1. Cell phone game targeted at kids promotes plastic surgery

    Foul phone app pushes plastic surgery on kids

    When I was a kid when you wanted to make a phone call, you needed a bicycle and a dime. These days you can check your e-mail on your cell phone while playing blackjack against some guy in Indonesia.

    And now, it turns out, you can even electronically bully fat kids!

    At least you used to be able to. The culturally sensitive wiz kids at Google and Apple have just announced that maybe it wasn't such a hot idea to sell an app that lets kids perform plastic surgery on an overweight peer.

    In an age where bullied obese kids are offing themselves in record numbers, Apple and Google decided to sell "Plastic Surgery for Barbie" for kids as young as 9 years old. Fourth graders were presented with an "ugly" blonde girl who is so plump "no diet can help her" and were asked to liposuction the fat from her problem areas.

    Now I don't know what the devil paid for mainstream medicine's soul, but it isn't worth a nickel to me. Remember how up in arms we were when the tobacco companies were supposedly marketing cigarettes to kids? Where's the outrage about this game that's trying to sell elementary-aged kids on the merits of dangerous -- and sometimes deadly -- plastic surgery?

    No my friend, overweight kids aren't "ugly," they're just in need of some good old fashioned diet advice (hint, it's the same "diet" I always recommend) and a kick in the butt to get up and get moving.

    Google on the other hand is hideous, spying on us and snapping pics of our homes and posting them on the internet. Apple is obnoxious, with its founder who reportedly got a hoot out of leaving his Mercedes in handicapped parking spots. And the mainstream is revolting, telling overweight kids that no diet in the world can ever help them -- but a knife-wielding surgeon can.

    Next to these three repulsive pigs, every child or grandchild in the world, no matter what they weigh, is an absolute stunner to me.

  2. Paging Dr. Google

    How patients misdiagnose themselves online

    You have cancer!

    Well, Google thinks you do anyway -- because no matter what symptoms you type into the search engine, the results will connect it to cancer.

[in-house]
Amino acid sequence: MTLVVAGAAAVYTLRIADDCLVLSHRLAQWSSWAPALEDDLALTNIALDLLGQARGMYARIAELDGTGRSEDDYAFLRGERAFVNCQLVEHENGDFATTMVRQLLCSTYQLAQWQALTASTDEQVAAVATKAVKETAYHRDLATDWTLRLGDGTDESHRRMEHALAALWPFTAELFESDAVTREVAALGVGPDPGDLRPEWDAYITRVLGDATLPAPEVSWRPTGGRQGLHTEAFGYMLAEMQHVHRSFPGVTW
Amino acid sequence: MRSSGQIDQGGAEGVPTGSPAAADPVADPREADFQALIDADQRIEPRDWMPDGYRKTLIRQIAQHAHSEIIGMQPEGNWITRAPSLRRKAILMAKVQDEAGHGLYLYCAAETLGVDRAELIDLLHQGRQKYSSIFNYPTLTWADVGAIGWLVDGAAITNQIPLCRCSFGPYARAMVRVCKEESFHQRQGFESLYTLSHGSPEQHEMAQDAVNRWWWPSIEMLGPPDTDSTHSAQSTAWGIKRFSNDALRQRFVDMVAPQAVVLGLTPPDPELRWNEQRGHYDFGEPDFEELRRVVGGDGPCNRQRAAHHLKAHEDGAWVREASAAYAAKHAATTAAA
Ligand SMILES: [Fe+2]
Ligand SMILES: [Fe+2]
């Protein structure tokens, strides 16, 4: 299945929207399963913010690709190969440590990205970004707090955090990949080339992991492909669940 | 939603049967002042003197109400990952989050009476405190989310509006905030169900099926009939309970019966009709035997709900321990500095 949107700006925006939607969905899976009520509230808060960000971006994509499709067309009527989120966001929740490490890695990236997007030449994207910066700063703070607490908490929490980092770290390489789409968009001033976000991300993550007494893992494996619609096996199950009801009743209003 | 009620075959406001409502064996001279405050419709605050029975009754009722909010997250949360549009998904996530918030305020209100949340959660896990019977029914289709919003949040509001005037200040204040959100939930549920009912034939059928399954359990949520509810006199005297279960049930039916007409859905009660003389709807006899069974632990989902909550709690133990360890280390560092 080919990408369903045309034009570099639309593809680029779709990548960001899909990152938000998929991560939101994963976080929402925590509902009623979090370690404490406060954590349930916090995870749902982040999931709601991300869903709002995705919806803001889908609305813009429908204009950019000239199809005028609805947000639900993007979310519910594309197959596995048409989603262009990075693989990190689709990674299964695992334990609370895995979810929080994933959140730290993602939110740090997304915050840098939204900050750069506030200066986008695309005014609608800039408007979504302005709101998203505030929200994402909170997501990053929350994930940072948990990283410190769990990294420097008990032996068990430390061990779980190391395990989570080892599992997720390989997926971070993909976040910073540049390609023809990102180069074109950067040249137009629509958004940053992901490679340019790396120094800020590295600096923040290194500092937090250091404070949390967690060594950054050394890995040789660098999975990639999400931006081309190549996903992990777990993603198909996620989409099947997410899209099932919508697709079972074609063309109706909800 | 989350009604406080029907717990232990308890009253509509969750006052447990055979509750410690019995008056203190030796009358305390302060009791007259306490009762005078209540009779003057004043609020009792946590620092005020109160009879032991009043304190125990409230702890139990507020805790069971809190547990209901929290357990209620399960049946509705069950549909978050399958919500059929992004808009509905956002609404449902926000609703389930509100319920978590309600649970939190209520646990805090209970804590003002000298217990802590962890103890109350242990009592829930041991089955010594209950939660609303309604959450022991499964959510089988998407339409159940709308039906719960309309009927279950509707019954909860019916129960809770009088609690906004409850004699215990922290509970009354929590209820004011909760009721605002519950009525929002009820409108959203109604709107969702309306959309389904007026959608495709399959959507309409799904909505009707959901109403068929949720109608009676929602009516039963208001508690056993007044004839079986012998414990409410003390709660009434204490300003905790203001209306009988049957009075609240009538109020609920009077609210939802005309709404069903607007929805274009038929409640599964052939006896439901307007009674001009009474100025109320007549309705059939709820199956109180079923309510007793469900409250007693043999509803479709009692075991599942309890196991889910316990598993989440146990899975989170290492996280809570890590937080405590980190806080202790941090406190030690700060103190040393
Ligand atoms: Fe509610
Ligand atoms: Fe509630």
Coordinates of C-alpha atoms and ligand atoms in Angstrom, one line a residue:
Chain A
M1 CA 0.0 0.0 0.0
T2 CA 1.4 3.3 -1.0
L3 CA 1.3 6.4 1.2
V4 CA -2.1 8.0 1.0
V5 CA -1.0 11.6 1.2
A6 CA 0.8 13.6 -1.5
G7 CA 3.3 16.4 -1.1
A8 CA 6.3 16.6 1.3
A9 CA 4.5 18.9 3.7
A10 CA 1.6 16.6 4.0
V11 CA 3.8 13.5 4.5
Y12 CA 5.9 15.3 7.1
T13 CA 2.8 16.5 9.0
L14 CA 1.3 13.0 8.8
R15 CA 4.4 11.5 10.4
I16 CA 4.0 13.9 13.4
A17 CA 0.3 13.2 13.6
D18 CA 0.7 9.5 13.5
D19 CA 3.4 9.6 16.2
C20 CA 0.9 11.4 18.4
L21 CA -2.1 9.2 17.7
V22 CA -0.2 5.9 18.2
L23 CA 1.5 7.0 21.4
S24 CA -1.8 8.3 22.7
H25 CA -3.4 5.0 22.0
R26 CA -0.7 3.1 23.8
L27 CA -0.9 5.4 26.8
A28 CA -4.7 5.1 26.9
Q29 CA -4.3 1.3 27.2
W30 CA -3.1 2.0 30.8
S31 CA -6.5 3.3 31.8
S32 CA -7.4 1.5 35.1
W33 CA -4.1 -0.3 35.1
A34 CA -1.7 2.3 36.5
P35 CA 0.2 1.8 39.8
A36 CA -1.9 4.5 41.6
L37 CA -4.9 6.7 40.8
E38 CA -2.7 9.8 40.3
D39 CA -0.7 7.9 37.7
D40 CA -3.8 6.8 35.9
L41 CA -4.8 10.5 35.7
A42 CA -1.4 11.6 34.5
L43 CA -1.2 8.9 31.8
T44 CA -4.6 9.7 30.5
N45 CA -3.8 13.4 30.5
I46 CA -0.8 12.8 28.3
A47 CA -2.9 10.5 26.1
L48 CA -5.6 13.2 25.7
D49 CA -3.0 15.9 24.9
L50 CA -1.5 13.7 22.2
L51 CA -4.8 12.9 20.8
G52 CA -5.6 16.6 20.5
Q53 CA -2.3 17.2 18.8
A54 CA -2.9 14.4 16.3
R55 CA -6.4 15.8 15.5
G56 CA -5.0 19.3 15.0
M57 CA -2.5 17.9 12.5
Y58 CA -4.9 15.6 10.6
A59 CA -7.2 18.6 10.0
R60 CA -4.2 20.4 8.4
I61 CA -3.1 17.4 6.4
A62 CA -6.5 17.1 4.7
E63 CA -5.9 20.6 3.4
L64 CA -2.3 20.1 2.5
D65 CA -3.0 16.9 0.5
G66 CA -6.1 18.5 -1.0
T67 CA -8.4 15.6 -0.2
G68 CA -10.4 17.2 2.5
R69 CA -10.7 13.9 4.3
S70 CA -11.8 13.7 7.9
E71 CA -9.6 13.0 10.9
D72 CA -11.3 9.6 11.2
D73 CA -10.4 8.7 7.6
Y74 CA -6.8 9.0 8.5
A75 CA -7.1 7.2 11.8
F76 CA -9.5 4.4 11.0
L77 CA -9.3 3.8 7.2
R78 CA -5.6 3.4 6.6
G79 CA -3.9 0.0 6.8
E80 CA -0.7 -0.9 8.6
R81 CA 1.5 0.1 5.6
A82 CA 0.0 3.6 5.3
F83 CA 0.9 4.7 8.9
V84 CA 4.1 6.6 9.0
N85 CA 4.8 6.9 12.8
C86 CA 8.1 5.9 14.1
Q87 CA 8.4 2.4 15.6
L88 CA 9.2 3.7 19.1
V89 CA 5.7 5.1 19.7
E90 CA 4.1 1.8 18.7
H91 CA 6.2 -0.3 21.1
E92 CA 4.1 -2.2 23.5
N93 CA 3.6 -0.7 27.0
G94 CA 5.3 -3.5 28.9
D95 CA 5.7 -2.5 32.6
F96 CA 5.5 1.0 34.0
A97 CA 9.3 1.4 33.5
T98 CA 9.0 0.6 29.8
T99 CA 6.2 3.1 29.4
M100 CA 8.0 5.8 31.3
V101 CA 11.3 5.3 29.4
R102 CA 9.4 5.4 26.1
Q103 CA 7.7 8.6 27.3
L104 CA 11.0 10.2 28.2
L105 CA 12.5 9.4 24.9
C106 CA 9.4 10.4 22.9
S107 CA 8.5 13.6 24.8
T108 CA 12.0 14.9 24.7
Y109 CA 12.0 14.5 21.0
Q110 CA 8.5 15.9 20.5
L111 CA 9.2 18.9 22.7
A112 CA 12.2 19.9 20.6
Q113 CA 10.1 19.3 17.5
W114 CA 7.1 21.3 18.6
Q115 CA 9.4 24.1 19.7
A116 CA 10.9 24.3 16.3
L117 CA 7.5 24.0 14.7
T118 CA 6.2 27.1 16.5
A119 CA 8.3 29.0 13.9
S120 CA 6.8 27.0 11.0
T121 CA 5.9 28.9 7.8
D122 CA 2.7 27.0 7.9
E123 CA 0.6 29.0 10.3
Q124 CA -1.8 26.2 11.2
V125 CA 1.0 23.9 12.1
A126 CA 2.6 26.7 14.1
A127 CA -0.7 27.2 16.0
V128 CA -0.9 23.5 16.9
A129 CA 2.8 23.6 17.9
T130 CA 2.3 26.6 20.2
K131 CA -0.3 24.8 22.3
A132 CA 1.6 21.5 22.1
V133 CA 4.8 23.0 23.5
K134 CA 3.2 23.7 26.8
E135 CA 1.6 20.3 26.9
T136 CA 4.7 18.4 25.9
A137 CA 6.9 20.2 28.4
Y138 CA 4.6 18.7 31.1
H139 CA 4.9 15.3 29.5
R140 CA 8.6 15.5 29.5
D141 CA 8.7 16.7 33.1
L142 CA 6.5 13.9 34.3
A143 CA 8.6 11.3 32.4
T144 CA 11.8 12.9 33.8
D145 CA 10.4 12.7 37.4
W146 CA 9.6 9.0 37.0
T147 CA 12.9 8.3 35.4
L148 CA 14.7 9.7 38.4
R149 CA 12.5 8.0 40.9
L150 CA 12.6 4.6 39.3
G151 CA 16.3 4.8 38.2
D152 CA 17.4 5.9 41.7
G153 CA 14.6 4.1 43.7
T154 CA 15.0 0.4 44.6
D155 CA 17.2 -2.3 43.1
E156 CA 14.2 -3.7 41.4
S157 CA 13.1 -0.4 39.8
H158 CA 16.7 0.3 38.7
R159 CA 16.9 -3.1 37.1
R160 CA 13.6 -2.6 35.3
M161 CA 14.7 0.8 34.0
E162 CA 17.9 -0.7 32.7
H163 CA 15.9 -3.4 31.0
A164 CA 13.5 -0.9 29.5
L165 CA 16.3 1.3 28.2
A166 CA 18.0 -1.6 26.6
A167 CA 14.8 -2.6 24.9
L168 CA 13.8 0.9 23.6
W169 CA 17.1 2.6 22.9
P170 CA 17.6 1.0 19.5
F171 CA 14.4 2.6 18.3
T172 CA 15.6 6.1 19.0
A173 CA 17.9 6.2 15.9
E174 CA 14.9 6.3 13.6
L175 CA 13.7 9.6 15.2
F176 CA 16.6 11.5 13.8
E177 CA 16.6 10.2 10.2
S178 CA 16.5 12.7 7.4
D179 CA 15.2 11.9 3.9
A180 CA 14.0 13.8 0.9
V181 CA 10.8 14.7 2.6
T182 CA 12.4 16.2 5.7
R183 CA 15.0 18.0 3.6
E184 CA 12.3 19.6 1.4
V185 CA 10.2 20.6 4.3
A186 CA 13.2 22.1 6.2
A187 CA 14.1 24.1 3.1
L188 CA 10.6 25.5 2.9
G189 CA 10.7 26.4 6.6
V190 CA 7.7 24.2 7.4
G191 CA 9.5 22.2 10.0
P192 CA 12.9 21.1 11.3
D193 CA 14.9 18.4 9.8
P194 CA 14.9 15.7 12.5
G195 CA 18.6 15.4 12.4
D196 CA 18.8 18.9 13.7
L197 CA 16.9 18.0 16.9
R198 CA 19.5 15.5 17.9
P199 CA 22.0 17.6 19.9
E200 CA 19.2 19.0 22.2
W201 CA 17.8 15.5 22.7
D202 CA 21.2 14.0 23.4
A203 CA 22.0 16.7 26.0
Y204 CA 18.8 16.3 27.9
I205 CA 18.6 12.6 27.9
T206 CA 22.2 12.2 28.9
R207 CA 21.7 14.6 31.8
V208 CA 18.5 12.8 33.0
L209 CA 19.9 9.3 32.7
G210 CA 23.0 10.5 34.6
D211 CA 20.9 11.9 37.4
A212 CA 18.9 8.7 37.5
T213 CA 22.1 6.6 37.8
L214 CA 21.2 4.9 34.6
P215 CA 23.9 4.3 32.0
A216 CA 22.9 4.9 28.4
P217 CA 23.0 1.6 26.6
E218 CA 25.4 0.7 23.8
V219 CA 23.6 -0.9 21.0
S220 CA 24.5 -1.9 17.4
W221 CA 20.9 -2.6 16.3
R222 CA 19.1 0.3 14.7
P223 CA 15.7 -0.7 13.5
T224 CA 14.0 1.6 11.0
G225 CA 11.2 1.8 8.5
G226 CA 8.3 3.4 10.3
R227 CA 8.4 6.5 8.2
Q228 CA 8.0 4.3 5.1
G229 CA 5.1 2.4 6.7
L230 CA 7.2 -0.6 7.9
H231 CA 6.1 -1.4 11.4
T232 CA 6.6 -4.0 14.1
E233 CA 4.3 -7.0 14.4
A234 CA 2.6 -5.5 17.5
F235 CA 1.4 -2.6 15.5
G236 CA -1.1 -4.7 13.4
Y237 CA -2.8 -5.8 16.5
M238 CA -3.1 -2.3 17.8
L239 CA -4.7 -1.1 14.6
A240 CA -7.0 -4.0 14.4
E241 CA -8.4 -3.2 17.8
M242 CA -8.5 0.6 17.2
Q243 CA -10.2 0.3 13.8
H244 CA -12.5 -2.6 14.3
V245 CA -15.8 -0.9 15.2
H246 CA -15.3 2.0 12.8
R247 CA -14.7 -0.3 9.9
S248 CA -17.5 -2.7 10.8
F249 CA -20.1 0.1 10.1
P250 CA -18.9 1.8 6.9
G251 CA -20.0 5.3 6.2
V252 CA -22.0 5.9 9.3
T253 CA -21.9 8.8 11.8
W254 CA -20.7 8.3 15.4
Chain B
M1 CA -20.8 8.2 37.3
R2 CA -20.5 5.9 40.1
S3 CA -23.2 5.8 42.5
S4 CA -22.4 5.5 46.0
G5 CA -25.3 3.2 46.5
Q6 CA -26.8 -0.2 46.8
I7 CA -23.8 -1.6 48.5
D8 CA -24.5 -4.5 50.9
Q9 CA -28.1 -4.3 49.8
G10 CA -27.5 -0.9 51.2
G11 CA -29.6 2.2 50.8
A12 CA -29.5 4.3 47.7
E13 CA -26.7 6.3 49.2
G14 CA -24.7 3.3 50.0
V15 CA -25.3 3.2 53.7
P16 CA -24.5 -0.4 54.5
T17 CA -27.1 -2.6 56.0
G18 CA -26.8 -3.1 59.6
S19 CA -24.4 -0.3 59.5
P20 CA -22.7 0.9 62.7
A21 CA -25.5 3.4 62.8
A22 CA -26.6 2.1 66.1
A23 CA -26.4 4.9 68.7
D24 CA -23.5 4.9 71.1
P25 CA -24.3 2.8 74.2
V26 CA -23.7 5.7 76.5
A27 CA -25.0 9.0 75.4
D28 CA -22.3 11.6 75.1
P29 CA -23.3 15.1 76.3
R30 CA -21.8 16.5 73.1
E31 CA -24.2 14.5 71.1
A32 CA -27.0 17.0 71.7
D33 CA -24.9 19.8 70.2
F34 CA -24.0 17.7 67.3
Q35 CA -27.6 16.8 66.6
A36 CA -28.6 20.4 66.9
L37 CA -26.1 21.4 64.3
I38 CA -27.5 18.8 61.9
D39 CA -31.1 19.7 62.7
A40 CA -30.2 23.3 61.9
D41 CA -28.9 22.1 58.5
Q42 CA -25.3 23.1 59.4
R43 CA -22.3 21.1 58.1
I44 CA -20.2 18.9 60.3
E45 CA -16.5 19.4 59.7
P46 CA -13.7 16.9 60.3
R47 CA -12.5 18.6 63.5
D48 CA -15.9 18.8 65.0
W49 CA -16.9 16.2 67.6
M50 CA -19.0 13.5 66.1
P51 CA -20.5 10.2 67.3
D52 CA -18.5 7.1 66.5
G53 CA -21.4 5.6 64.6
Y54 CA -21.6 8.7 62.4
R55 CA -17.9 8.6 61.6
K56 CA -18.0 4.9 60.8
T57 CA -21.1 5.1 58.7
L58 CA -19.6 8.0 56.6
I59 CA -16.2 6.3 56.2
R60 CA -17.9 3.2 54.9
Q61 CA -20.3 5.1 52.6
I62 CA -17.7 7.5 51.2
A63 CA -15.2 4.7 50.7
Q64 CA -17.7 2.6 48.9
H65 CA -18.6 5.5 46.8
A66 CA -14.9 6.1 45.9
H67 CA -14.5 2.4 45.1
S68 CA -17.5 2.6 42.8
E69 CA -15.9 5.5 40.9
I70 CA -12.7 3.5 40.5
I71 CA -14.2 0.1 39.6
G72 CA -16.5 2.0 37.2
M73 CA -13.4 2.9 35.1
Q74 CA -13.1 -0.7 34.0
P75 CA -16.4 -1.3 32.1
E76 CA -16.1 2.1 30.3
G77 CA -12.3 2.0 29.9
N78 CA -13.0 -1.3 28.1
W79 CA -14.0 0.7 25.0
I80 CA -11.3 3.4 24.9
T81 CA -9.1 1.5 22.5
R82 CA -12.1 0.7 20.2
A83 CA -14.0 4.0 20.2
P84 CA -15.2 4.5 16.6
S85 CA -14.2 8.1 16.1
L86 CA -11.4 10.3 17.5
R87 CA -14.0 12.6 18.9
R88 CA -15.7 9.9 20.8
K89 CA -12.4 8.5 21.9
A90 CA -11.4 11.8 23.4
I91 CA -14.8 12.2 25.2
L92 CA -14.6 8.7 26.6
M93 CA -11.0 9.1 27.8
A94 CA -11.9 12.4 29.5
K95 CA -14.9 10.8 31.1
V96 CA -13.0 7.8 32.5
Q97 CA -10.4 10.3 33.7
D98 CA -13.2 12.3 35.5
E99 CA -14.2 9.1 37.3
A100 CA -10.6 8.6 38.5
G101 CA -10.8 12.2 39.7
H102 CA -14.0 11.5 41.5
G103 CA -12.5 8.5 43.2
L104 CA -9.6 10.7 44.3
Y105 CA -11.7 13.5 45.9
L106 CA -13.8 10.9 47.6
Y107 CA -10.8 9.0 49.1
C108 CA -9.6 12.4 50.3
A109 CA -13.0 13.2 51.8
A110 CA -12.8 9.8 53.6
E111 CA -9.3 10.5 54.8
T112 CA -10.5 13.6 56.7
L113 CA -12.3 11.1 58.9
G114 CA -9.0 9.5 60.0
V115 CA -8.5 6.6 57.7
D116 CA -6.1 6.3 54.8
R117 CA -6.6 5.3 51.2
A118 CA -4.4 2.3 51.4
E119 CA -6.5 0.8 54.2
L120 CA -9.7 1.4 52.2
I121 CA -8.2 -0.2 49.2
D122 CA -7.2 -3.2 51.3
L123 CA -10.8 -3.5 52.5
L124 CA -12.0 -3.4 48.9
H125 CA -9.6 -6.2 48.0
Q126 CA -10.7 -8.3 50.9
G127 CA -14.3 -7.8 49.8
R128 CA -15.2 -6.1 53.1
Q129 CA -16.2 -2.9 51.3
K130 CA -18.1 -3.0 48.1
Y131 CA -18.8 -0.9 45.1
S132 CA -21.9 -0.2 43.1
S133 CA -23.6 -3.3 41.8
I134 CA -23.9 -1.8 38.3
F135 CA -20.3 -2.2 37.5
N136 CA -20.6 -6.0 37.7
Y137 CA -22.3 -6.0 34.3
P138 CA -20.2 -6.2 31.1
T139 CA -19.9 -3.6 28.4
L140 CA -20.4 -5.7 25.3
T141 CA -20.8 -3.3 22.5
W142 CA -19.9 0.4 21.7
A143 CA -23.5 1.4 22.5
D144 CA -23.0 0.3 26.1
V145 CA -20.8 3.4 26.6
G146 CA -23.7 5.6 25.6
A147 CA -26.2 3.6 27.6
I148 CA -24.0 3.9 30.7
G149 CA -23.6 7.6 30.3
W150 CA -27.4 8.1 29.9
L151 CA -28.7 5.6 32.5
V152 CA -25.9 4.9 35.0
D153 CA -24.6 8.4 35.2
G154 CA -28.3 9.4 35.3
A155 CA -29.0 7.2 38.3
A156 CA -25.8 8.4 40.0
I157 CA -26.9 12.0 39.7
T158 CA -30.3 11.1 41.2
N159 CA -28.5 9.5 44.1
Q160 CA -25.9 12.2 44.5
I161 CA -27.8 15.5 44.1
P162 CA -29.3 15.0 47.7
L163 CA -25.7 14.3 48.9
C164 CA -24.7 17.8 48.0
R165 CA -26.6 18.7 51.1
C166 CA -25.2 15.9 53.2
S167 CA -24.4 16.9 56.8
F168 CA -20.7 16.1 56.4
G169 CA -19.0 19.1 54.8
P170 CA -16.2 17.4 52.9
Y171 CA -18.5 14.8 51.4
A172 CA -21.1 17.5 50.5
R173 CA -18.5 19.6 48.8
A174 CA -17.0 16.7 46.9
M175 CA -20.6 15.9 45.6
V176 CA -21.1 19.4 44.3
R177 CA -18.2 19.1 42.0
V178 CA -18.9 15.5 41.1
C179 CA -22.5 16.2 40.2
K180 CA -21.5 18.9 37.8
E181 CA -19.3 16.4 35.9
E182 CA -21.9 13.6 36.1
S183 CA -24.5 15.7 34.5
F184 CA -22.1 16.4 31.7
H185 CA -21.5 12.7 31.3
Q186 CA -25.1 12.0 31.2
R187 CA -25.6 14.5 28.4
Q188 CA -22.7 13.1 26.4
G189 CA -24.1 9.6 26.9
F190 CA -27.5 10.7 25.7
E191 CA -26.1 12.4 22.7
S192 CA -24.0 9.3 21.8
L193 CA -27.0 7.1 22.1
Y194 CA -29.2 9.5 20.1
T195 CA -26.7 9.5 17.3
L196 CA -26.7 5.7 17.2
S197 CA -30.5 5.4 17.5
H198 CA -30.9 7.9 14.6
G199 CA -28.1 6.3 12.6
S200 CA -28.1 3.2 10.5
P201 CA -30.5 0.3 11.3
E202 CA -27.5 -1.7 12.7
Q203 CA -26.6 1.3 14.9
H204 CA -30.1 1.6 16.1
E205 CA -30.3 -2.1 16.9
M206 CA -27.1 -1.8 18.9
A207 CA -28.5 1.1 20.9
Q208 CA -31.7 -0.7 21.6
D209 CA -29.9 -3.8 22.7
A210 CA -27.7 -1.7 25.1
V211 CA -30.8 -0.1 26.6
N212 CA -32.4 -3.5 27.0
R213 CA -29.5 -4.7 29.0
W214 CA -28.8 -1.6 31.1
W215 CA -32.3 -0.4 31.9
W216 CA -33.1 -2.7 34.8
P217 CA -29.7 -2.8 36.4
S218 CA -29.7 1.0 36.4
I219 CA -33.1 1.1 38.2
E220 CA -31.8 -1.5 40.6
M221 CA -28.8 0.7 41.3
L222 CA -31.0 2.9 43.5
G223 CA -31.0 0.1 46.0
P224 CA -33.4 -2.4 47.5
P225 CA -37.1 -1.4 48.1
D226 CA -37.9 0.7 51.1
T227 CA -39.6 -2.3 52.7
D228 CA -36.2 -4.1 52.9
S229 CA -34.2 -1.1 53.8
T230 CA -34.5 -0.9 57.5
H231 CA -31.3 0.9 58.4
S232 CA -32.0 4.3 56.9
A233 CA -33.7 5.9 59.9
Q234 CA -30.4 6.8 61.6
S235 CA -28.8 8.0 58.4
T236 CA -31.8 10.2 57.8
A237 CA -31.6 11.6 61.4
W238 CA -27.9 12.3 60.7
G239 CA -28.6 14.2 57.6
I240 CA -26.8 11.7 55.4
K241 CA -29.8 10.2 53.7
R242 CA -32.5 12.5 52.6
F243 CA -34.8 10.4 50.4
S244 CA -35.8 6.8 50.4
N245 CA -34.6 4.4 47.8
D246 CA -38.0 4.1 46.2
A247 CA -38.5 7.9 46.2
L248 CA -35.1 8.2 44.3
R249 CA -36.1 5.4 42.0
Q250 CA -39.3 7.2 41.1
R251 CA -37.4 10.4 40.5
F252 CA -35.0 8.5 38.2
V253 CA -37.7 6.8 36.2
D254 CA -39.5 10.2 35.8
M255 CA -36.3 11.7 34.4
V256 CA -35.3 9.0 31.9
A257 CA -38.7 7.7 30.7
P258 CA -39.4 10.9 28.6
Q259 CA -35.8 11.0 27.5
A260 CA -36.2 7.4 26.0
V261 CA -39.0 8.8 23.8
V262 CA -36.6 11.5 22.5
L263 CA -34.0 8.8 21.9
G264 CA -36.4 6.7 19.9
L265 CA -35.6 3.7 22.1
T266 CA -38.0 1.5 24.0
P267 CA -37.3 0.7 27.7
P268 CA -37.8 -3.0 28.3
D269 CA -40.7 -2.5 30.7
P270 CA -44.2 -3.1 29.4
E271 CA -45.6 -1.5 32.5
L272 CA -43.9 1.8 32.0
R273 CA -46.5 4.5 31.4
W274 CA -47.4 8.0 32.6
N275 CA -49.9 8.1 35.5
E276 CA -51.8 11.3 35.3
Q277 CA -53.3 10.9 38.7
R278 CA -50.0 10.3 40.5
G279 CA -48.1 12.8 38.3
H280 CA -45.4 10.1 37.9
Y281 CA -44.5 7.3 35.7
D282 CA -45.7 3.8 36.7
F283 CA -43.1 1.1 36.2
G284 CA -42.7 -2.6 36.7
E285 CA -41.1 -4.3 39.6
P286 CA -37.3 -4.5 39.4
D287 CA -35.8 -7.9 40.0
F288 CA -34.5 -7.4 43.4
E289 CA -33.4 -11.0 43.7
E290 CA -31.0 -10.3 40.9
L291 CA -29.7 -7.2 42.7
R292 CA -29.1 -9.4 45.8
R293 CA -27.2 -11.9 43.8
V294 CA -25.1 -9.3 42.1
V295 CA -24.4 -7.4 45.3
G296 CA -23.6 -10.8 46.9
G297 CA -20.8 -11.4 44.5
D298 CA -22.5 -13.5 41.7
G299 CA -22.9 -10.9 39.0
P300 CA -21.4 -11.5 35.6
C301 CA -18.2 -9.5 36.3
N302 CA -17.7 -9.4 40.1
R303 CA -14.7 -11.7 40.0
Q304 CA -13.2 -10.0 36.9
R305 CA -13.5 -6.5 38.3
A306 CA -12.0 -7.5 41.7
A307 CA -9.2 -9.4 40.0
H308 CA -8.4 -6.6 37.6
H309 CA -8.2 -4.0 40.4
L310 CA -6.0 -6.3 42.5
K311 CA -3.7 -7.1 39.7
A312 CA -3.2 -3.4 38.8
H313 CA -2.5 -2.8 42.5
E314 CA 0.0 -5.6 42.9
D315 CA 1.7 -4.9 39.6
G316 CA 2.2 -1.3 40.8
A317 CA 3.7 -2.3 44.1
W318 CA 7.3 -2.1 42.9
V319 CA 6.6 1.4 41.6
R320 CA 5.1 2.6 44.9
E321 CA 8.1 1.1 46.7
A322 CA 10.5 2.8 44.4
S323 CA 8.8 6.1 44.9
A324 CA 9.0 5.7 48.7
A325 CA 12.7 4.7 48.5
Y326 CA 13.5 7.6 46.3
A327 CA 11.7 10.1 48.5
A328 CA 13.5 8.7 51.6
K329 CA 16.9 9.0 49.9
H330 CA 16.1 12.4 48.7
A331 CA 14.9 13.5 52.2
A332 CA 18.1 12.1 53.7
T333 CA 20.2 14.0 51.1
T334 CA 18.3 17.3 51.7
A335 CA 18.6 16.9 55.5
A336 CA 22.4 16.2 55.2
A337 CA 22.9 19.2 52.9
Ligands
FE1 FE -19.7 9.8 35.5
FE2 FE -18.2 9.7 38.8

Headaches? Cancer!

    Blurry vision? Cancer!

    Pain? Cancer!

    Got an itch? Cancer!

    Tired all the time? Do you even have to ask?

    If you've ever used Google yourself to track down medical information (and who hasn't?) you've probably had your own search engine-induced cancer scare at some point.

    Obviously, you're not alone. In fact, a new survey out of the UK finds that a quarter of all women have thought they had a disease they didn't really have thanks to "Dr. Google" -- and number one on the list was breast cancer.

    Number two? All other cancers.

    I'm surprised the number was so low -- because it seems like 100 percent of men and women alike end up convinced they have cancer and any number of other diseases (often rare and deadly ones) after a Google search.

    What makes this self-diagnosis so much worse than just a false disease scare is that many people take the next step and medicate themselves based on what Dr. Google says -- and at least 10 percent of women in the survey experienced side effects because of the drugs they took for a condition they didn't even have.

    (Again, that number sounds low to me.)

    The survey was funded by the maker of a drug for bacterial vaginosis, a condition women often mistakenly believe is thrush based on search engine results. And indeed, thrush was the number three condition on the list.

    But really, you shouldn't be self-diagnosing -- and certainly not self-medicating -- for thrush, vaginosis, cancer, or anything else Dr. Google thinks you have.

    The Internet is a tool to inform and empower patients. You can use the information you find online to question your doctor's diagnoses and treatments -- but you can't question him if you don't see him in the first place.

    For a good example of something to question your own doctor about, keep reading.

  3. Computers can mess up prescriptions, too

    Doctors' chicken scratch isn't the only reason for prescription screw-ups: A new study finds that computers are just as likely to lay an egg when it comes to your meds.
  4. Google to predict flu outbreaks by spying on users

    As much as I love the incredible advancements of technology, I have to admit that there are some emerging trends of the Internet age that are giving me the creeps.
  5. Gene testing reaches the masses

    A company backed by Internet search-engine giant Google is now marketing direct-to-consumer genetic testing for about $400 bucks.
  6. Should Internet companies handle your medical records?

    The New England Journal of Medicine has sounded the alarm about Internet companies such as Microsoft and Google that are now offering web-based personal health records.

6 Item(s)